Targeted integration in rat and mouse embryos with zinc-finger nucleases.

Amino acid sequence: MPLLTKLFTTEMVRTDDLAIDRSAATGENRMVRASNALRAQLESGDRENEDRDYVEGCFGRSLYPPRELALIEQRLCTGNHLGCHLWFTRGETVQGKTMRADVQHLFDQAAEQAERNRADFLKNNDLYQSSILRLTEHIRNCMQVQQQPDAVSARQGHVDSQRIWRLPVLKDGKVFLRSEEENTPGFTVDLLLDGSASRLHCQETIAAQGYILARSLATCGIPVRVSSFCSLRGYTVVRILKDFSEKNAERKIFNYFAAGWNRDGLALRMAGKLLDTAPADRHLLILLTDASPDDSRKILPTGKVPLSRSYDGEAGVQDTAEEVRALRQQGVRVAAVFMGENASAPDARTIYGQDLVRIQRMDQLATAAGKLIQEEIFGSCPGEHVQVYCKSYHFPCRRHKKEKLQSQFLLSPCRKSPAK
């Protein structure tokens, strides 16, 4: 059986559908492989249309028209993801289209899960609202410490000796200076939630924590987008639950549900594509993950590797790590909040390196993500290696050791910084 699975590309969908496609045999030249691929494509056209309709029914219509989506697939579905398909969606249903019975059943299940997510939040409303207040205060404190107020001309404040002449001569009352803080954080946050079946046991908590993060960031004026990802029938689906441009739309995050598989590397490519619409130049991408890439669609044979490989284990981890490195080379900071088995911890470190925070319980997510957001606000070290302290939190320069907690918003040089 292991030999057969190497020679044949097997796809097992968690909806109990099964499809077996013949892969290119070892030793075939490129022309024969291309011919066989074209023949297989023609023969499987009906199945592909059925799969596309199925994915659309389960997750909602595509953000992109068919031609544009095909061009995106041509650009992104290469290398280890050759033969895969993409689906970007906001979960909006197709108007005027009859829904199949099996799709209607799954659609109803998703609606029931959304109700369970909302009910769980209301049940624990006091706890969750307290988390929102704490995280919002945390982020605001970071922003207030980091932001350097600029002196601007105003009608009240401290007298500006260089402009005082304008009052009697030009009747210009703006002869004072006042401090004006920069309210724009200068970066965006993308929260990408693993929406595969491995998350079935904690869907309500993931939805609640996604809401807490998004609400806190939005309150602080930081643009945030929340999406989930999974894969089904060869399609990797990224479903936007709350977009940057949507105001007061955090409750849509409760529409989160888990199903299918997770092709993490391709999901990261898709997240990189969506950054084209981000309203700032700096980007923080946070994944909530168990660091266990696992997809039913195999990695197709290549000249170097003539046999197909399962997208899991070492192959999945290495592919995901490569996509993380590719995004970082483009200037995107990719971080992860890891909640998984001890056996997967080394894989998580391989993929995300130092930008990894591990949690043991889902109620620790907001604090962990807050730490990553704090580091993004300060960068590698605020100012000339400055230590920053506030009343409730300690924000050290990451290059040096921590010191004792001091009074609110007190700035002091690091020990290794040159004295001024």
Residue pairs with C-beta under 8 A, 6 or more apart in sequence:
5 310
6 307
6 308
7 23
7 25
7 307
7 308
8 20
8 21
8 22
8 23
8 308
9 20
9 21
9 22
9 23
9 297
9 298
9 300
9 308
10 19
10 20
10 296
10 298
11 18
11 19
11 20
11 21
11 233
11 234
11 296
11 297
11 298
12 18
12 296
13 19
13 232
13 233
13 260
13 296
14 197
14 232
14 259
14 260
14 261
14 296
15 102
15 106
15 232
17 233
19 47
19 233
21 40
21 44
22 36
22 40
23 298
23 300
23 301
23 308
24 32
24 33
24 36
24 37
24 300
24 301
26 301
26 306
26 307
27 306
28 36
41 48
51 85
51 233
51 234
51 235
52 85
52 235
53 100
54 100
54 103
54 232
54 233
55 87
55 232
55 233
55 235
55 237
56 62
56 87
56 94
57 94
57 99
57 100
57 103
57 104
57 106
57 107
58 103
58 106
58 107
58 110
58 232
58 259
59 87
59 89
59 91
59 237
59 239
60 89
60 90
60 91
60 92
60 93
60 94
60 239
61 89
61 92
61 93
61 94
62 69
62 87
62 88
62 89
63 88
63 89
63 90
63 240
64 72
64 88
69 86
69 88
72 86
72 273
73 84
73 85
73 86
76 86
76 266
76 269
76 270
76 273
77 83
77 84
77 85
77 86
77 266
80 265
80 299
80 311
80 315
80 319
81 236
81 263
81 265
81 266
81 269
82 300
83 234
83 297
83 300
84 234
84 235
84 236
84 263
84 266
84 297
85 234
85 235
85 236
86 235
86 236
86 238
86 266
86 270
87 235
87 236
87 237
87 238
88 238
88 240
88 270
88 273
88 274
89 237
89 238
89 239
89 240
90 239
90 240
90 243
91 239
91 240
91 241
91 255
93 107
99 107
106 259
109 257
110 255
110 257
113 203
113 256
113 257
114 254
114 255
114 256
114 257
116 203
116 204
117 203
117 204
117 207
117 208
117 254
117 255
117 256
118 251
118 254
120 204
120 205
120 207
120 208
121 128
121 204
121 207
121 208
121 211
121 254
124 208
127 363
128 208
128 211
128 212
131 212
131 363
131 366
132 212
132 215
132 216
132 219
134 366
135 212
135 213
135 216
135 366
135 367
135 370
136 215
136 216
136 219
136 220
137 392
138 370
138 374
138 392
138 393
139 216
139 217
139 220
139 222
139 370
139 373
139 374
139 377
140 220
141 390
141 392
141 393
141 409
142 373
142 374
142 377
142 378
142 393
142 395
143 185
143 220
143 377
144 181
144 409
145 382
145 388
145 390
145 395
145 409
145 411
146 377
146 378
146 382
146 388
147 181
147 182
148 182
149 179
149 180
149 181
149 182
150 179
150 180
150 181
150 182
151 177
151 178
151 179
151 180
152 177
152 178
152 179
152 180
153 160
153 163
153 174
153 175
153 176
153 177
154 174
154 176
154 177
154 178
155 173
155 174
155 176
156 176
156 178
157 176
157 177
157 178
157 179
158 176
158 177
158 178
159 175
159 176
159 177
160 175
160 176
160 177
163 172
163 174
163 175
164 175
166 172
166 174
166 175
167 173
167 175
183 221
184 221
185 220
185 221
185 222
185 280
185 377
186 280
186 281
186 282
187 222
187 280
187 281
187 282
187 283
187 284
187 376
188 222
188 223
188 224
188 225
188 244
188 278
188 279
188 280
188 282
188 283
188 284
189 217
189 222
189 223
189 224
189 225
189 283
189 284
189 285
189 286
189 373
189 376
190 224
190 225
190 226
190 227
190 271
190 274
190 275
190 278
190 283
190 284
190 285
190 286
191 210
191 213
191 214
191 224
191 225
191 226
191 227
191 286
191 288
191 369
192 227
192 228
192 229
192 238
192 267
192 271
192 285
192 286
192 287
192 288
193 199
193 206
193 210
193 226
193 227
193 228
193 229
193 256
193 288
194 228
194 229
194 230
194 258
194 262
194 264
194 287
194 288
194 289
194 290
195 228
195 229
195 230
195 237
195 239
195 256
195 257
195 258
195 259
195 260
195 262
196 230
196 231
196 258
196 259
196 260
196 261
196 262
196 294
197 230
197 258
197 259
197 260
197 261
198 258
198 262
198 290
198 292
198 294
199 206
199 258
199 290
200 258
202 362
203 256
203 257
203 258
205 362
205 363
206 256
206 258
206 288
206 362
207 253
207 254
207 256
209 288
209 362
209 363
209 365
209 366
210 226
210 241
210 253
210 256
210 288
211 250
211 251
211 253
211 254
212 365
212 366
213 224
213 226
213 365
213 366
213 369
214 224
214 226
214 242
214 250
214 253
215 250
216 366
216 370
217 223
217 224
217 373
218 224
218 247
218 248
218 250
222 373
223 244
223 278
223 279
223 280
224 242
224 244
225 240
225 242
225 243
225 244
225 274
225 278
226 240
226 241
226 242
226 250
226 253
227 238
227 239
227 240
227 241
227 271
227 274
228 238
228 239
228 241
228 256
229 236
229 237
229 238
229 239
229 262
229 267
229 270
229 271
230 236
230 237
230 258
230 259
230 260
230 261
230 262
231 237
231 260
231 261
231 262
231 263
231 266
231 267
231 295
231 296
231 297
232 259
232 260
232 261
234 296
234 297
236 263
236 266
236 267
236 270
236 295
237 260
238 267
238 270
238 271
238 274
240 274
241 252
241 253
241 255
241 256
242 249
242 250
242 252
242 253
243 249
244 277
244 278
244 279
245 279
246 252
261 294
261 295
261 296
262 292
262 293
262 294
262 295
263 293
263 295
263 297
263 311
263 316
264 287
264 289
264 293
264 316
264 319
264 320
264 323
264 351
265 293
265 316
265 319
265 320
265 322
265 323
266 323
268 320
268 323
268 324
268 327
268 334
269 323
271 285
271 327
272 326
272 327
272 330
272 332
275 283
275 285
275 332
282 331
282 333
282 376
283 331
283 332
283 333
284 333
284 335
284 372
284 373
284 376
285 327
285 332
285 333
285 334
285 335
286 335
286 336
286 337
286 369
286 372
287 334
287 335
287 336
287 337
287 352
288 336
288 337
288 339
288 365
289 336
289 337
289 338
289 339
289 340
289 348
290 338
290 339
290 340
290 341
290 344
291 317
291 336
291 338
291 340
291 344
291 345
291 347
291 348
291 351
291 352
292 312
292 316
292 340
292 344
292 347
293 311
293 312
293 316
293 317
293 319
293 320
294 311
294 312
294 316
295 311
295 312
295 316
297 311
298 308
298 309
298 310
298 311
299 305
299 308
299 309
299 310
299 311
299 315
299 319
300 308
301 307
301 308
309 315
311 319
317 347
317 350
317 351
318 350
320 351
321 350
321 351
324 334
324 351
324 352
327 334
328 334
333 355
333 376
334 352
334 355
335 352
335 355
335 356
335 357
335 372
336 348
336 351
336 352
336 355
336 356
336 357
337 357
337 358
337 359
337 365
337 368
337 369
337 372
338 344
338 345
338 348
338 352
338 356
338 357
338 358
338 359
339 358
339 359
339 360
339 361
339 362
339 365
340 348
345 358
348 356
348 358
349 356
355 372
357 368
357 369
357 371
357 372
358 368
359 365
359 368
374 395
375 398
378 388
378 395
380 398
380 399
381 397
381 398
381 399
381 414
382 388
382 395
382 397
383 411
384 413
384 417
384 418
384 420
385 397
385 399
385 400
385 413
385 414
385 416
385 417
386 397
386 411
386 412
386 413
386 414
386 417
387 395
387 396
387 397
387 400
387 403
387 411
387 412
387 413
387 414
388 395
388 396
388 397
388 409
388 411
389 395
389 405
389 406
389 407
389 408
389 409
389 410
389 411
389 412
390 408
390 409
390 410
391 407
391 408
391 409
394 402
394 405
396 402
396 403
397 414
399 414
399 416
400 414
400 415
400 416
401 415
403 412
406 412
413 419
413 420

Gene targeting is indispensible for reverse genetics and the generation of animal models of disease. The mouse has become the most commonly used animal model system owing to the success of embryonic stem cell-based targeting technology, whereas other mammalian species lack convenient tools for genome modification. Recently, microinjection of engineered zinc-finger nucleases (ZFNs) in embryos was used to generate gene knockouts in the rat and the mouse by introducing nonhomologous end joining (NHEJ)-mediated deletions or insertions at the target site. Here we use ZFN technology in embryos to introduce sequence-specific modifications (knock-ins) by means of homologous recombination in Sprague Dawley and Long-Evans hooded rats and FVB mice. This approach enables precise genome engineering to generate modifications such as point mutations, accurate insertions and deletions, and conditional knockouts and knock-ins. The same strategy can potentially be applied to many other species for which genetic engineering tools are needed.
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